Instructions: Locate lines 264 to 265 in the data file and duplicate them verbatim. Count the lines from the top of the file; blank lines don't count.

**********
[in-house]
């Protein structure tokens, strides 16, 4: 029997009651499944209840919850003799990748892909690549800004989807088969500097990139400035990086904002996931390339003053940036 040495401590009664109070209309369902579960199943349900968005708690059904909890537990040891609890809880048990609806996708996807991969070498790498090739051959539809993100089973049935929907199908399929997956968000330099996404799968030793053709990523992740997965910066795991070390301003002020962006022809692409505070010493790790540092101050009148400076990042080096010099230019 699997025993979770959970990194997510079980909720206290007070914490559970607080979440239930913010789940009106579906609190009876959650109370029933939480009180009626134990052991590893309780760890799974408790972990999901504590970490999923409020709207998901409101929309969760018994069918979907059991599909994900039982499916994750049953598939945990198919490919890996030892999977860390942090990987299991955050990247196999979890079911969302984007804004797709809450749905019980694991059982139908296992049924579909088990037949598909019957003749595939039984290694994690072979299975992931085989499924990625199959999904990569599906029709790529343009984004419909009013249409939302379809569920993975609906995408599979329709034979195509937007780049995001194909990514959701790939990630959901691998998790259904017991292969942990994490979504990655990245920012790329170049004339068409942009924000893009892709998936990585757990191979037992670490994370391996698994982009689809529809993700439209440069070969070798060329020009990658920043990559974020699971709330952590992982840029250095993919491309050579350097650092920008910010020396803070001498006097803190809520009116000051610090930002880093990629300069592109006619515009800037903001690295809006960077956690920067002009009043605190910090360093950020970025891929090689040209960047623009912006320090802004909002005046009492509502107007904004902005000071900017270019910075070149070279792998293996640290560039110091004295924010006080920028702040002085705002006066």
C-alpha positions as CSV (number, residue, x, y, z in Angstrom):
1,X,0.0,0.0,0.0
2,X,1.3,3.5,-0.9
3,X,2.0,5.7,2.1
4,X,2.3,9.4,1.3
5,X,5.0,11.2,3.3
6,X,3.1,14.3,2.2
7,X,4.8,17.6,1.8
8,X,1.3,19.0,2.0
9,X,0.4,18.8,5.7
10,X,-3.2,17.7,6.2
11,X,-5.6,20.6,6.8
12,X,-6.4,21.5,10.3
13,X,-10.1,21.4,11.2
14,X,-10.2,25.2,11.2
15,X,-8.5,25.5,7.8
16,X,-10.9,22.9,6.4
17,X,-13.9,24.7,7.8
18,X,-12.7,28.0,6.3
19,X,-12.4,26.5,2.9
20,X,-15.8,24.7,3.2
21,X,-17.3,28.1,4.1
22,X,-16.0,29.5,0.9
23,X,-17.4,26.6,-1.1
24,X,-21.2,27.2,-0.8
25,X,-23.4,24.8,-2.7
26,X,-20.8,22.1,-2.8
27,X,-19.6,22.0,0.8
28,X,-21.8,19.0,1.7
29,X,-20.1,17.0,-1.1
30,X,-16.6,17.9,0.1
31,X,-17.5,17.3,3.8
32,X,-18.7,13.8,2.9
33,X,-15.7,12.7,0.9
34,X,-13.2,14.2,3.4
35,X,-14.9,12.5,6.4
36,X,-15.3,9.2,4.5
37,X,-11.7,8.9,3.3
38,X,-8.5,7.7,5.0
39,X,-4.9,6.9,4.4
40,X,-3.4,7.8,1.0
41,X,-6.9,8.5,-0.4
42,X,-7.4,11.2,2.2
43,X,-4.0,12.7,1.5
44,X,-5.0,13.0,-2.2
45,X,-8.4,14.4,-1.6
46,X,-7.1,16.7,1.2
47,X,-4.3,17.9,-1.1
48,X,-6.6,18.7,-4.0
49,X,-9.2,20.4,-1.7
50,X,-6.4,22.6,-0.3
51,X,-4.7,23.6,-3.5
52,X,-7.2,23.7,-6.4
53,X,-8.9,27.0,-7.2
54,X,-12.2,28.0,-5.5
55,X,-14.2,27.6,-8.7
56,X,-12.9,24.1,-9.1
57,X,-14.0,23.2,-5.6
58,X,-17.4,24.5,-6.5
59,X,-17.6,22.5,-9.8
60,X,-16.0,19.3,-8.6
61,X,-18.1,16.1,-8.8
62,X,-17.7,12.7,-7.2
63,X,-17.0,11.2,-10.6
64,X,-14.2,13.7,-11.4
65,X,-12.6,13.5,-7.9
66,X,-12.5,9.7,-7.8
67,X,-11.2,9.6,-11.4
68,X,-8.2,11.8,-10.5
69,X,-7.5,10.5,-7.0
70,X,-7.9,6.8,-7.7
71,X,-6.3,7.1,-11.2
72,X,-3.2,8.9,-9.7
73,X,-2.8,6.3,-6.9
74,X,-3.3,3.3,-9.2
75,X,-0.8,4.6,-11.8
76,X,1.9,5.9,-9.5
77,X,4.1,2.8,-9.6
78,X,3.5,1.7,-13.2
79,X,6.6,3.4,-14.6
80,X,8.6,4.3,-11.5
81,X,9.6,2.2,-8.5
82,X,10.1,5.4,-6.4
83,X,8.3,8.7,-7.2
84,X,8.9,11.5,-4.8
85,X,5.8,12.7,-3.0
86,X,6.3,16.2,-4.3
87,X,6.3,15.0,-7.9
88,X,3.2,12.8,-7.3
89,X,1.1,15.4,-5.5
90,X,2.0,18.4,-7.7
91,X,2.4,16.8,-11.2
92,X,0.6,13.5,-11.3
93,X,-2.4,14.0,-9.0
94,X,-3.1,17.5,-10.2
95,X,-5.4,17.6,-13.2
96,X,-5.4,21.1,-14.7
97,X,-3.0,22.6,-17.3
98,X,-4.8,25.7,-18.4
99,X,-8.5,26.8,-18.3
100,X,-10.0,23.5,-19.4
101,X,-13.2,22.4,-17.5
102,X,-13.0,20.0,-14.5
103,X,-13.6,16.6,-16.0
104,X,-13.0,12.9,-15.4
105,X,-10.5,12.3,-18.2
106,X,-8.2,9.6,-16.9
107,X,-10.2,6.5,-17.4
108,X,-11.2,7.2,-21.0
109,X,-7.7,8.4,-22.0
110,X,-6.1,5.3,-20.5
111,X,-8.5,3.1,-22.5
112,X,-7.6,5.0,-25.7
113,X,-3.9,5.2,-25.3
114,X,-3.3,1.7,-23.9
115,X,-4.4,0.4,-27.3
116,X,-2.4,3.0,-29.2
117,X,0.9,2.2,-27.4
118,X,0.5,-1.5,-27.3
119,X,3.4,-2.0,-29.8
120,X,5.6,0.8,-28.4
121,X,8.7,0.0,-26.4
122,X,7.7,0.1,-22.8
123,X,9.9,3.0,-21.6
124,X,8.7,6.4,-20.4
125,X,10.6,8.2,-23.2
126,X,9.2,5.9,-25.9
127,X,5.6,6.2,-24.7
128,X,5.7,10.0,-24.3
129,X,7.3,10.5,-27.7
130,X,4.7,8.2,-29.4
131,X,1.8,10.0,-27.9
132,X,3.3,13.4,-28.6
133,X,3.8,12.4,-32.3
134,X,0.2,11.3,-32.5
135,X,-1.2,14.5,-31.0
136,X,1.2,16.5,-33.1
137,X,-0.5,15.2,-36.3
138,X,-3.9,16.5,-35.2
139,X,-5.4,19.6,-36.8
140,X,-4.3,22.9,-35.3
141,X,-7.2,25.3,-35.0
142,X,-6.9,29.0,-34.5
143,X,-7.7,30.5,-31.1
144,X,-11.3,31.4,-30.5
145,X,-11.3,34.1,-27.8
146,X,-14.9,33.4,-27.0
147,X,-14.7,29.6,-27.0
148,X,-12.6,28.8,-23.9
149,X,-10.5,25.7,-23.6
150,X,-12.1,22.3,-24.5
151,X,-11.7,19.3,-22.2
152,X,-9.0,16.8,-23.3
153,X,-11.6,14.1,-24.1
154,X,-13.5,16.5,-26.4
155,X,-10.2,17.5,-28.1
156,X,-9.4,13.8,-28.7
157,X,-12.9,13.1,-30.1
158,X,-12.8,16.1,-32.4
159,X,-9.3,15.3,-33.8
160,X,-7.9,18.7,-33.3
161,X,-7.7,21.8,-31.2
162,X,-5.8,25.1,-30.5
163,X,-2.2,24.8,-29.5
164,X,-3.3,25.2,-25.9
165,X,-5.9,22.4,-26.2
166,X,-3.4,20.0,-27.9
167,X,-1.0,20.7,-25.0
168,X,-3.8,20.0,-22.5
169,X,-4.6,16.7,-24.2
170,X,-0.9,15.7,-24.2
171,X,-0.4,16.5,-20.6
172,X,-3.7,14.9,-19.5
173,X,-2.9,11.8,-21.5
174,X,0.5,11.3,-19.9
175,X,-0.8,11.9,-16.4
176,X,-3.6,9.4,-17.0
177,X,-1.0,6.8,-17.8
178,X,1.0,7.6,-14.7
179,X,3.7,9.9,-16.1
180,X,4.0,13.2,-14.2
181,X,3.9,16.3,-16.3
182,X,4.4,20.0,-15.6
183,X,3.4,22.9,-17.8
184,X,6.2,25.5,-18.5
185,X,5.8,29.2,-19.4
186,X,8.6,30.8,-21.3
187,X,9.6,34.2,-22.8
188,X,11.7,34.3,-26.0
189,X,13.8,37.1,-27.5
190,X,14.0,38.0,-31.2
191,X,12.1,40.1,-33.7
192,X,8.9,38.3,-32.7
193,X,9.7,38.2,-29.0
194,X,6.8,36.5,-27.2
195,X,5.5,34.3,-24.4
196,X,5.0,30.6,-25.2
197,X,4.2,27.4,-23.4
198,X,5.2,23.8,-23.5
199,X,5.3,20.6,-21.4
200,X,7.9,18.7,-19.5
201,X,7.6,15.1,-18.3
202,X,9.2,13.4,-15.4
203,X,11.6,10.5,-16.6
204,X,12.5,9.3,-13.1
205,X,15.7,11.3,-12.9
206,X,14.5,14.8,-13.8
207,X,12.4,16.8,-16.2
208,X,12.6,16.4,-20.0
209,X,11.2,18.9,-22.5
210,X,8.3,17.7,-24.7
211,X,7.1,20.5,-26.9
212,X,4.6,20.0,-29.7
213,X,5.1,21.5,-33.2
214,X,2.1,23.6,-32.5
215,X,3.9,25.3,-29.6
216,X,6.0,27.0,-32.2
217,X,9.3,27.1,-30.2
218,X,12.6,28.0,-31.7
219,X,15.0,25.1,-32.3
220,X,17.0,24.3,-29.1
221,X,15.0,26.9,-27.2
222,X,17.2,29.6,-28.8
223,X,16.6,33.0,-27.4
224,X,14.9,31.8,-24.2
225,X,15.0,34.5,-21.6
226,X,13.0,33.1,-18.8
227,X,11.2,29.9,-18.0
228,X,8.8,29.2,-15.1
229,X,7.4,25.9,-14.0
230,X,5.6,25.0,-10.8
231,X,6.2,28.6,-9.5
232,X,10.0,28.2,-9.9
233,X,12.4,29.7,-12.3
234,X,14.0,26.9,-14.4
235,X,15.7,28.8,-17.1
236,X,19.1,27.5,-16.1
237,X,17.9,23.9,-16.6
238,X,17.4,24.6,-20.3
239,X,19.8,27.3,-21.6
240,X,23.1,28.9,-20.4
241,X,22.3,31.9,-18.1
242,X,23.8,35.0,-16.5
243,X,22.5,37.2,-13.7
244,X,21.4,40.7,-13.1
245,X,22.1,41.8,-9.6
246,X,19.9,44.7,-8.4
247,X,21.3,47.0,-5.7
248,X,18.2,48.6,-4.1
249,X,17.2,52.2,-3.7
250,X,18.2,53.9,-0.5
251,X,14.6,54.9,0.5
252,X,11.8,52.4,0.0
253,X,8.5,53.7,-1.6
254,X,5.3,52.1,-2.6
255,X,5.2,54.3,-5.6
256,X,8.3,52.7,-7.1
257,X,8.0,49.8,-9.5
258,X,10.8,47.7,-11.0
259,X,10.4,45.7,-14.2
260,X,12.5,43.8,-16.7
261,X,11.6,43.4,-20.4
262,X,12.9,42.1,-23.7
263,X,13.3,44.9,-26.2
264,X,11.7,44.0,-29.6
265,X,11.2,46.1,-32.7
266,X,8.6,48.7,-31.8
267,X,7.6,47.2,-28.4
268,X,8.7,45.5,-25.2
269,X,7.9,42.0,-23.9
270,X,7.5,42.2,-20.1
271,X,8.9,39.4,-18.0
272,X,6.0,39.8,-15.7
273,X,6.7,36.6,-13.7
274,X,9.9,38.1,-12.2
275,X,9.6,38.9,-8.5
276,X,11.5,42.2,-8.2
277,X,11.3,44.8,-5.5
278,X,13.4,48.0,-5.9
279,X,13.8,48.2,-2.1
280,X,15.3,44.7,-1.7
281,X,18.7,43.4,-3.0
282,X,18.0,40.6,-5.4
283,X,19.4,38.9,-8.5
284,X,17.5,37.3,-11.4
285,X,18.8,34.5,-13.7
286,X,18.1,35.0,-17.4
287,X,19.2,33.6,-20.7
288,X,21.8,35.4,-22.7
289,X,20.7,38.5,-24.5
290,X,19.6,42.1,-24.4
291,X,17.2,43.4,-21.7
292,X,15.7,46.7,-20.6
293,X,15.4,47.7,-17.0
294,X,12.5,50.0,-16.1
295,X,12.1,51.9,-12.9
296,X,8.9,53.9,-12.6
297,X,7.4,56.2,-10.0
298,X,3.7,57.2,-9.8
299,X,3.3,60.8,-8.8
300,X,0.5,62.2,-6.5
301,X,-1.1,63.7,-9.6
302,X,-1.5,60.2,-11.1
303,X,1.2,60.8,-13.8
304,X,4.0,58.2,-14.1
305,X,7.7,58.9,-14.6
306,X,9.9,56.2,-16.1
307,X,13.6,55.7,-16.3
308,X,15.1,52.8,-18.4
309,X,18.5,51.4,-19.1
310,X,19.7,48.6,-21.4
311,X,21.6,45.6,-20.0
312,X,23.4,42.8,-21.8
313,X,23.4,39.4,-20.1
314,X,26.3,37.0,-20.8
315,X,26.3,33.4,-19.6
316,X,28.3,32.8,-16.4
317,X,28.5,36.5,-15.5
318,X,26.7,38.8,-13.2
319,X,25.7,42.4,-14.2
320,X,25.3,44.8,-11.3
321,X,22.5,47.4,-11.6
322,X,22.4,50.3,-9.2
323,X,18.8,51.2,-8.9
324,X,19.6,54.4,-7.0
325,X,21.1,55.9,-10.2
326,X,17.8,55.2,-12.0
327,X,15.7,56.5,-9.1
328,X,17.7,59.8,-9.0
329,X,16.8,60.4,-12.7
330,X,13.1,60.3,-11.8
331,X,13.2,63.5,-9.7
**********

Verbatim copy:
261,X,11.6,43.4,-20.4
262,X,12.9,42.1,-23.7